Ken Langone on Over-Delivering

A few weeks ago, a friend suggested that I learn about the founding of Home Depot, since I’m in Atlanta. I did, and one of the cofounders wasn’t what I expected. His name is Ken Langone. He’s a colorful character from humble beginnings, a hybrid between entrepreneur, venture capitalist, and investment banker. I watched a few YouTube videos of him and got more interested in his story.

I discovered that Langone wrote a book called I Love Capitalism!: An American Story. It’s about his life and adventures in business. I bought it as soon as I found it and started reading. I’m not finished yet, but so far I’m enjoying it.

One concept that Langone shares in the book is over-delivering to cement relationships. Langone was the banker who IPO’d Ross Perot’s company, Electric Data Systems (EDS), in 1968. Langone had never taken a company public before and had a lot riding on the EDS IPO being successful. He thought highly of Perot. He wanted this transaction to be a success, and he also wanted to build a long-term relationship with Perot. Because of EDS’s uniqueness and growth potential, he was sure the public markets would be receptive to the IPO. He told Perot he could take EDS public at 100 times earnings (a number far higher than other bankers thought possible), or $15 per share.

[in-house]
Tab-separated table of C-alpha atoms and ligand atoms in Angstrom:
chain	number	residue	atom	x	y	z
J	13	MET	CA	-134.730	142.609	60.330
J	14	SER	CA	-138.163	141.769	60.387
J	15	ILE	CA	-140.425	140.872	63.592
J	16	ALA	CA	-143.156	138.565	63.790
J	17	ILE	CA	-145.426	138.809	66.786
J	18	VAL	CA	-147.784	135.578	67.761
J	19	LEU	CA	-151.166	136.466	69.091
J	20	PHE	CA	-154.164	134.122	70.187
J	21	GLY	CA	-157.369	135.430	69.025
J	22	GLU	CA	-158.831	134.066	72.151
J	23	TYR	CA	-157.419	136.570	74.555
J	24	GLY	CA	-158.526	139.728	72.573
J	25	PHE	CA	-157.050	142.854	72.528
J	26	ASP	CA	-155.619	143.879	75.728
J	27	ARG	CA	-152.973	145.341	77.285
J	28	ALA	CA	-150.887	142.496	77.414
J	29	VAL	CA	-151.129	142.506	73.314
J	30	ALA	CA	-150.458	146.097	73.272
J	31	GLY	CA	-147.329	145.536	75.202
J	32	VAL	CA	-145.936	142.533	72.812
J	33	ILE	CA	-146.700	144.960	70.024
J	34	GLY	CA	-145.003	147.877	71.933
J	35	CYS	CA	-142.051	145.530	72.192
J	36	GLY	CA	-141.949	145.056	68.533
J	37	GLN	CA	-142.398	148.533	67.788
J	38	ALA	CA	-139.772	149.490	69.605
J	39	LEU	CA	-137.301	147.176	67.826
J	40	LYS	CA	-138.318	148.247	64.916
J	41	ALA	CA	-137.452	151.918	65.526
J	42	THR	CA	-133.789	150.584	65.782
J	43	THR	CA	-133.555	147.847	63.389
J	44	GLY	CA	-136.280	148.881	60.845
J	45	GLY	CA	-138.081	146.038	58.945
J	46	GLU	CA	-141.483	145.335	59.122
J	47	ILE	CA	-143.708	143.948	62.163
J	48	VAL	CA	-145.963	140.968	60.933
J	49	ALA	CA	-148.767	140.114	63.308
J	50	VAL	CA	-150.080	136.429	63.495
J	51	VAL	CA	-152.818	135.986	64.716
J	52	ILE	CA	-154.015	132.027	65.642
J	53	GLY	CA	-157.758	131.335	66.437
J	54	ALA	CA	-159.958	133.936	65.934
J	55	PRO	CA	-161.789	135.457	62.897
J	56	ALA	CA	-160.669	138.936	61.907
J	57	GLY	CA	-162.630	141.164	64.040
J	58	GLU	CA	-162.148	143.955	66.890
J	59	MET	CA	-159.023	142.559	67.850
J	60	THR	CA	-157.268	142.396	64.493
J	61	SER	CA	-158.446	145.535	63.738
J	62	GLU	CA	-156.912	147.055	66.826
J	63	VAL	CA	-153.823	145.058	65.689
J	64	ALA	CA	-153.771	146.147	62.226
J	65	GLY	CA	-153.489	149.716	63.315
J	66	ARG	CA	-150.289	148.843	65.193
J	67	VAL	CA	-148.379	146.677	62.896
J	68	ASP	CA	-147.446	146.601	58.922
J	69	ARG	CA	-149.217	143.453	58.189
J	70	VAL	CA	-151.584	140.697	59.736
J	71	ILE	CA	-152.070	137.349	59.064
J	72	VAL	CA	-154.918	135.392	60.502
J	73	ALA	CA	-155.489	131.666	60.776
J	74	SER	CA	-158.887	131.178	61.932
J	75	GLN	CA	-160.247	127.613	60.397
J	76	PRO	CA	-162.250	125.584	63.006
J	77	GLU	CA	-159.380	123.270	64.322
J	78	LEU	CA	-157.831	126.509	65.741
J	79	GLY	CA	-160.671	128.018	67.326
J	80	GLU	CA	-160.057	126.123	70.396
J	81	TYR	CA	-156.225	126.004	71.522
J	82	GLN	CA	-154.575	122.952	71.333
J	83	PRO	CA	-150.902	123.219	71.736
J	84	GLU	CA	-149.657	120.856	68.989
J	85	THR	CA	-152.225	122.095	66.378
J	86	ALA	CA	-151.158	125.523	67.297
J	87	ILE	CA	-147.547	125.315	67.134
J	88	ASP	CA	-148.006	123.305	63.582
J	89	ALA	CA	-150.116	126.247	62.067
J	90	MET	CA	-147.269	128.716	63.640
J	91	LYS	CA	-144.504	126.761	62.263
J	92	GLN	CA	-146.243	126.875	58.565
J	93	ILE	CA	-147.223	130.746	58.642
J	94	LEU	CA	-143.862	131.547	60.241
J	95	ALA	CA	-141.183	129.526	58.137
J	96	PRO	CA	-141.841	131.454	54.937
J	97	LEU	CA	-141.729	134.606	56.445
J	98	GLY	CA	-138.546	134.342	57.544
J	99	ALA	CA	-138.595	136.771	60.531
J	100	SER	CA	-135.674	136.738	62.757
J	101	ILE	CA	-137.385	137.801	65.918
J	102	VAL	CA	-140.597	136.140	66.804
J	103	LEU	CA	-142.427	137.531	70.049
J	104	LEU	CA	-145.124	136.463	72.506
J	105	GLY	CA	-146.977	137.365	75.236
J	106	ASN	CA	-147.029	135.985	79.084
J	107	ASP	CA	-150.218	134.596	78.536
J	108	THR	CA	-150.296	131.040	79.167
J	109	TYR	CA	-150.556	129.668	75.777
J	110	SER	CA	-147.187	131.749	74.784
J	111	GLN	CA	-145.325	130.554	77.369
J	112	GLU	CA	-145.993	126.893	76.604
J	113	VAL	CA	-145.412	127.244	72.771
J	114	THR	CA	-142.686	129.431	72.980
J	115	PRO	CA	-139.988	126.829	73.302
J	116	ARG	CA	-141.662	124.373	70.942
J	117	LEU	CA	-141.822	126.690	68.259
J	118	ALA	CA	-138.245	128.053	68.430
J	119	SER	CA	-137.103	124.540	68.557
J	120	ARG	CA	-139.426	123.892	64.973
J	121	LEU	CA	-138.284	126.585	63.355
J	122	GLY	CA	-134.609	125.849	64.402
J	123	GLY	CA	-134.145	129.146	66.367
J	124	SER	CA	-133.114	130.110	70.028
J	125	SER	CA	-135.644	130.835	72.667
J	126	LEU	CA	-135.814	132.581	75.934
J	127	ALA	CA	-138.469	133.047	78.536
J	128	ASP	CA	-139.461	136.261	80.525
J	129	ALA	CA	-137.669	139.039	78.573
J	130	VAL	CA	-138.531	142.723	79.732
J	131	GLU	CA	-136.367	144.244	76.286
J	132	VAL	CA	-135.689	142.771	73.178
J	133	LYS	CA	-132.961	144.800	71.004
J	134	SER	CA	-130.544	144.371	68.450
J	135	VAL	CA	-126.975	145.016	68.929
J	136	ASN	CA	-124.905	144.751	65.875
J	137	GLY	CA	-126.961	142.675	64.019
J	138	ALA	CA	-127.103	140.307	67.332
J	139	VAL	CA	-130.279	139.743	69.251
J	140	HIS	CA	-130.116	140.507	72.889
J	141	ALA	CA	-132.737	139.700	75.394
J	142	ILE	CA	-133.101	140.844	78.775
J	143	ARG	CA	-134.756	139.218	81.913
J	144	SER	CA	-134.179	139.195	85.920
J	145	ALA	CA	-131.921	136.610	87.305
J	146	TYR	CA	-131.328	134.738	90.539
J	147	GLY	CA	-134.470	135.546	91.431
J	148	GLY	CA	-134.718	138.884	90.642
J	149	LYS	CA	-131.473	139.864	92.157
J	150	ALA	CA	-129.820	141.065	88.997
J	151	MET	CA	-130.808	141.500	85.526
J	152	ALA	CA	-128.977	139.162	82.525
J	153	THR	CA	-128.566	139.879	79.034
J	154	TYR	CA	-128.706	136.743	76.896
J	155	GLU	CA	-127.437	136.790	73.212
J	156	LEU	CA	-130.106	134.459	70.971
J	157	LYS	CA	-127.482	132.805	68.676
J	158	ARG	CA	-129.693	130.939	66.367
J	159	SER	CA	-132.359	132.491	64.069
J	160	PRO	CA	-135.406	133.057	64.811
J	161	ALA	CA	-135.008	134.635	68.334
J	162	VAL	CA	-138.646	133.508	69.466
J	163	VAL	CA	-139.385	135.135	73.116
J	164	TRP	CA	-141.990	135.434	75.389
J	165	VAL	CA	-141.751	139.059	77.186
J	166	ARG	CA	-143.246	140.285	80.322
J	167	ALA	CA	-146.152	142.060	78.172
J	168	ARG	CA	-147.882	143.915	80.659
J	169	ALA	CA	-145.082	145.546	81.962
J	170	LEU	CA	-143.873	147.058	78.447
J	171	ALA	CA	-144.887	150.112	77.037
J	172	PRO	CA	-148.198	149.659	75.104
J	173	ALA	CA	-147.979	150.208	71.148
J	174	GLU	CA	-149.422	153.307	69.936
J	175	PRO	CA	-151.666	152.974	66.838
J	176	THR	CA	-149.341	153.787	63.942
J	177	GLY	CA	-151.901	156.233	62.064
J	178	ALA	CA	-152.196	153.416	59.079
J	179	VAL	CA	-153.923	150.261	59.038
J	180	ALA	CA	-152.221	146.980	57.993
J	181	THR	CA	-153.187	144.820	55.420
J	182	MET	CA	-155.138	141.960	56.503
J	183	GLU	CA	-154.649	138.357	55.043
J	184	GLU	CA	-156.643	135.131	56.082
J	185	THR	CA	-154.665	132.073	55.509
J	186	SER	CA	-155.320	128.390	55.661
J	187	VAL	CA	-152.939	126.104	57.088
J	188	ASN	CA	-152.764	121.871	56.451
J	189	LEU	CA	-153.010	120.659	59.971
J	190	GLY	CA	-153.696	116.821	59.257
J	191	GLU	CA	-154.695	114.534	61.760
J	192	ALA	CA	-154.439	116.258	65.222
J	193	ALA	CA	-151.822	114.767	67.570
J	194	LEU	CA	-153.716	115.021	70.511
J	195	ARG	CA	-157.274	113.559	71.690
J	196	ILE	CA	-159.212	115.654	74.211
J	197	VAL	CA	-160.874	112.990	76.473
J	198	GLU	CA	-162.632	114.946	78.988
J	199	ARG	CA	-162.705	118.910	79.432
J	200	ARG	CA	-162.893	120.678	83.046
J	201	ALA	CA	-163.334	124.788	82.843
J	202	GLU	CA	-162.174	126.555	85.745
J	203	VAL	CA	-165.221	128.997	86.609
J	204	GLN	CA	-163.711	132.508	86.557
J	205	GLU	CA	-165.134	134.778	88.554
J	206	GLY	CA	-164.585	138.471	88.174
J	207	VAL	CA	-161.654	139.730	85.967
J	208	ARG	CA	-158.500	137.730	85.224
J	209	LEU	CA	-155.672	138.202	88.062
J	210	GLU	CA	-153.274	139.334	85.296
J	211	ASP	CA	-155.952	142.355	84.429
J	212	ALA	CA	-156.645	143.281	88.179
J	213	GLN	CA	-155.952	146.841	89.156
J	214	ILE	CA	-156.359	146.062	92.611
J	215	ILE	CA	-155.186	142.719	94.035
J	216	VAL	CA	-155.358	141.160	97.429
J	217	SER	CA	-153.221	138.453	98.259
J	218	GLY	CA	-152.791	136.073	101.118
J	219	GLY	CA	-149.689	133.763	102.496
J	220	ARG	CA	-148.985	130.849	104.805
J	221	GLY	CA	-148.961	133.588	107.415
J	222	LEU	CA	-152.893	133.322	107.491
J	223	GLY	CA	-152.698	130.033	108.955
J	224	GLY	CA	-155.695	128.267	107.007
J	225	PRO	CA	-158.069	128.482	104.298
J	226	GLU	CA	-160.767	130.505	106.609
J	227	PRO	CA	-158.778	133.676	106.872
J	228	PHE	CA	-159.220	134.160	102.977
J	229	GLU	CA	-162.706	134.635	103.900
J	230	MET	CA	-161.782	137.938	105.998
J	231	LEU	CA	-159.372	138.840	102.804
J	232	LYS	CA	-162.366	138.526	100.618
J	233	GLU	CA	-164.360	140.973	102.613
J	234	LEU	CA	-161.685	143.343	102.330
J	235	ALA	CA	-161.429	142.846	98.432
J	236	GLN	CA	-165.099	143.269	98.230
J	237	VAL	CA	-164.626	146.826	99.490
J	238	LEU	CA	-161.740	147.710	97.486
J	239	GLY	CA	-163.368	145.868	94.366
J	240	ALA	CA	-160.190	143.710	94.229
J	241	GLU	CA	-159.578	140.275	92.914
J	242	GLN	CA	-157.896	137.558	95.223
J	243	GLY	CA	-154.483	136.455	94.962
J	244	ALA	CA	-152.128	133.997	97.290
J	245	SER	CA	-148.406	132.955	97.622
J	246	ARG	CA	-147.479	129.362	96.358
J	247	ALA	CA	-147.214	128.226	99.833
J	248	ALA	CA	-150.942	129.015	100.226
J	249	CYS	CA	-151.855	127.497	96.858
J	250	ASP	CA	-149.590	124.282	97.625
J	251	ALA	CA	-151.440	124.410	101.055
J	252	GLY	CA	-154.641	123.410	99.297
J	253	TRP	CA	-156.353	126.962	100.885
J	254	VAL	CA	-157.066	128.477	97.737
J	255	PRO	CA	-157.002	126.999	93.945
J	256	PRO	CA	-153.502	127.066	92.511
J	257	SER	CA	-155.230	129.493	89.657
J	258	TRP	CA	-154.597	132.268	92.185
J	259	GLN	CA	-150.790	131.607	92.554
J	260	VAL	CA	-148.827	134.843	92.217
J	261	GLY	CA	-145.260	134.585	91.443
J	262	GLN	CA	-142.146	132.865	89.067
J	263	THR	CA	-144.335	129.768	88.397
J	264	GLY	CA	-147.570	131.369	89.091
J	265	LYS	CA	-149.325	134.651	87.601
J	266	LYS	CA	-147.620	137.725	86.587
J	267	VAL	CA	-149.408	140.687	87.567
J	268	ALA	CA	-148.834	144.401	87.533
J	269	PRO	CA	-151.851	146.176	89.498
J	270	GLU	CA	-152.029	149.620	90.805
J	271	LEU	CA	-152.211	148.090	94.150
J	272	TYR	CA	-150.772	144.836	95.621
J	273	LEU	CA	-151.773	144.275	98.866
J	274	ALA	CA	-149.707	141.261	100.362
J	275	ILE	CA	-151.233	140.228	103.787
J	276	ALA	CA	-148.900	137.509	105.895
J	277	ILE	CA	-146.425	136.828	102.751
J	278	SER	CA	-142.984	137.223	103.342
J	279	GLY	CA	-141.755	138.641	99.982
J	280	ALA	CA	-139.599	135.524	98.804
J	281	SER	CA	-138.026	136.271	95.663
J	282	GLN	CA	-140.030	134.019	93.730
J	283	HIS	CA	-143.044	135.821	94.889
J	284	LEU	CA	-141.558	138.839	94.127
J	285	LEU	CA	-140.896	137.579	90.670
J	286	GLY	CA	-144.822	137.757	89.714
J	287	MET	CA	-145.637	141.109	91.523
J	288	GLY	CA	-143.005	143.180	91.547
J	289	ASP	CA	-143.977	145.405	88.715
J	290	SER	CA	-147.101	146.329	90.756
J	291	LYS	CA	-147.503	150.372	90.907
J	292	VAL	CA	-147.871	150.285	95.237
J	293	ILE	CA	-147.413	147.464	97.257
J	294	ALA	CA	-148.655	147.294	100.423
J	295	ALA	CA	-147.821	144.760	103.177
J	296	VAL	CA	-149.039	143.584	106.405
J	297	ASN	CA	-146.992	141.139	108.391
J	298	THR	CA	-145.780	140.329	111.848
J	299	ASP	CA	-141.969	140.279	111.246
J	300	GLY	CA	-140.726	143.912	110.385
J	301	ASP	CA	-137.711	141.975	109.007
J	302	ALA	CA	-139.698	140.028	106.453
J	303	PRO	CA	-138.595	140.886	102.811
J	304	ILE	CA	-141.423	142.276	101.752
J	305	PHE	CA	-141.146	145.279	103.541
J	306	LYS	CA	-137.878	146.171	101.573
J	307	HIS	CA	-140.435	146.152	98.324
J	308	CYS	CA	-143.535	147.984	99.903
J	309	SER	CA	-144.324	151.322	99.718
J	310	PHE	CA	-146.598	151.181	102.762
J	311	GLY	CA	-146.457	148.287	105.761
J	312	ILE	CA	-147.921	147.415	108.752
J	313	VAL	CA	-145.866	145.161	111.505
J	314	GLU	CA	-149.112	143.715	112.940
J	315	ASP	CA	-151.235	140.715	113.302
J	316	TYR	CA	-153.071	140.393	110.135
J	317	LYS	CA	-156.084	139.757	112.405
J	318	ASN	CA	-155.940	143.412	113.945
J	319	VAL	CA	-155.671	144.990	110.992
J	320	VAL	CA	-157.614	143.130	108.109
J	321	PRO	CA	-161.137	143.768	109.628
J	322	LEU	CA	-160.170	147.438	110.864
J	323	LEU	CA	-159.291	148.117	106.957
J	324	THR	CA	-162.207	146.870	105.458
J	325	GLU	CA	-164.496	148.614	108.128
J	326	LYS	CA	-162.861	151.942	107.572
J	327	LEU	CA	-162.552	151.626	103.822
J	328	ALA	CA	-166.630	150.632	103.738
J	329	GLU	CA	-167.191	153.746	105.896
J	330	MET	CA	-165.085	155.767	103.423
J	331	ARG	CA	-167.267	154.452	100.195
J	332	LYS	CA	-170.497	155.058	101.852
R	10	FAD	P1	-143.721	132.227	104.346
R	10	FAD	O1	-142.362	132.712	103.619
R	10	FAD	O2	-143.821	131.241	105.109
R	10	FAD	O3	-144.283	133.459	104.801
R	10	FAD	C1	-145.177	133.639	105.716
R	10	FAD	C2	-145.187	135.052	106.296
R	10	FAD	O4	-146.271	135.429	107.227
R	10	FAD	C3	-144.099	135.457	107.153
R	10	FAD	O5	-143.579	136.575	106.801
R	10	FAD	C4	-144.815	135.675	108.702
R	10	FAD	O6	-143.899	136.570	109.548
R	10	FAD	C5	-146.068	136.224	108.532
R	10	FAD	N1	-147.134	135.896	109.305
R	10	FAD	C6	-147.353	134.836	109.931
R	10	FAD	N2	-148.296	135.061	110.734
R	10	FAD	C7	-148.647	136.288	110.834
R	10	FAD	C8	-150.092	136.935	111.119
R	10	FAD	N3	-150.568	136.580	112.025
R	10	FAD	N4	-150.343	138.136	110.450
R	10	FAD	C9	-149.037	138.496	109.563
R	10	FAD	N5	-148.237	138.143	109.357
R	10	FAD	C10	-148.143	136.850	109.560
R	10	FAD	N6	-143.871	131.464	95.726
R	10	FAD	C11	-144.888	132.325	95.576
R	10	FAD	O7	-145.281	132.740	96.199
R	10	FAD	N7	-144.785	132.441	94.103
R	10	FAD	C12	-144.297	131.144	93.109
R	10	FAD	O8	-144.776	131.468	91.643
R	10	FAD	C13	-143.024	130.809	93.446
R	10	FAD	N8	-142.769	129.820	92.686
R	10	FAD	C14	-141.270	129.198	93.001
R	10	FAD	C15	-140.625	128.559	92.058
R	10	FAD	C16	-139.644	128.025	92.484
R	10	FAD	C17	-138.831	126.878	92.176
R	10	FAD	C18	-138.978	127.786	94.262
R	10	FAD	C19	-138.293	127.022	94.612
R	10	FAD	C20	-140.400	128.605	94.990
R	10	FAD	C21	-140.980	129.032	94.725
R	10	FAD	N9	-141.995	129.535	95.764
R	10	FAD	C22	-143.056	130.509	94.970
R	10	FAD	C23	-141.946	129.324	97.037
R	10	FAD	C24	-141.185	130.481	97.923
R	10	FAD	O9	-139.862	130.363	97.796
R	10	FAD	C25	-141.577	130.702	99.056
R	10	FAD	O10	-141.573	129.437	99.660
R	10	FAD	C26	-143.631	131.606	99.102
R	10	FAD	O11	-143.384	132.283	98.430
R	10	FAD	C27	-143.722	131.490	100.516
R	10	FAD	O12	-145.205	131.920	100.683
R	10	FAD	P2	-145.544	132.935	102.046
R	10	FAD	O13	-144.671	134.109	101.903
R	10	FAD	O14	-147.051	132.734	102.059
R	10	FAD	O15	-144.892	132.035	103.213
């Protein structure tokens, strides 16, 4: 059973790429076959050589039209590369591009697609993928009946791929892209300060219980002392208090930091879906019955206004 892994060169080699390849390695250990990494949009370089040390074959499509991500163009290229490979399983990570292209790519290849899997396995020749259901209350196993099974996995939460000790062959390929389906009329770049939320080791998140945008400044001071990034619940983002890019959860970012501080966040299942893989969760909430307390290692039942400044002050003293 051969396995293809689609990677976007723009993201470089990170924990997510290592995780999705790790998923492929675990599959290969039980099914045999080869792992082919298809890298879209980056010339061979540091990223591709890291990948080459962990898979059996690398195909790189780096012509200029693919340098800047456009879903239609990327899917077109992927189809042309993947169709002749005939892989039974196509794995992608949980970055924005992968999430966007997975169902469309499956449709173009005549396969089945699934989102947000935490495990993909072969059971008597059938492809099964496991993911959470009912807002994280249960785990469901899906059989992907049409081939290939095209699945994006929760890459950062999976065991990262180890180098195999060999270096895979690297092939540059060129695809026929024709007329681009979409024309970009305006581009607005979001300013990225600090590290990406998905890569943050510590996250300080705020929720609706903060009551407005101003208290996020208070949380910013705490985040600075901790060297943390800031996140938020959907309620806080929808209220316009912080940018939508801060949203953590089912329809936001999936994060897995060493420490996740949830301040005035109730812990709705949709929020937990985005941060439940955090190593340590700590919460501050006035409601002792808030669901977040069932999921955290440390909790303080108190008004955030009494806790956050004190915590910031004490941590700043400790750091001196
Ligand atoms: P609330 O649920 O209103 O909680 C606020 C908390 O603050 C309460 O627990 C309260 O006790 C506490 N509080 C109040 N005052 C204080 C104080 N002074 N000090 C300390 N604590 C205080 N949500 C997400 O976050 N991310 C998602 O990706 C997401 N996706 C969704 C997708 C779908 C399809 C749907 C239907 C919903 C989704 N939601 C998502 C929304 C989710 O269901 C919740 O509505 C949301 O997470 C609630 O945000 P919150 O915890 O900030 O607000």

The IPO was a success, and Langone was able to deliver Perot 115 times earnings, or $16.50 per share. Perot was ecstatic. He publicly praised Langone whenever the opportunity arose. Perot’s praise and the publicity about the EDS IPO got Langone a flood of new business. It also cemented his relationship with Perot because he far exceeded Perot’s lofty expectations.

Langone watched others over-promise and under-deliver. They’d close a transaction but ruin relationships because they’d lost people’s trust. Langone didn’t want to ruin relationships, so he took a different approach. To build a relationship and trust, he set what he thought were reasonable expectations and worked doggedly to over-deliver.

Fun fact: Because of Perot’s relationship with Langone, Perot was one of the first people who got the chance to invest in Home Depot when it was an early-stage company in 1978. Perot came close to investing $2 million and would have owned 70% of Home Depot if the transaction had been completed. As of the writing of this post, Home Depot has a market cap (i.e., valuation) of roughly $375 billion.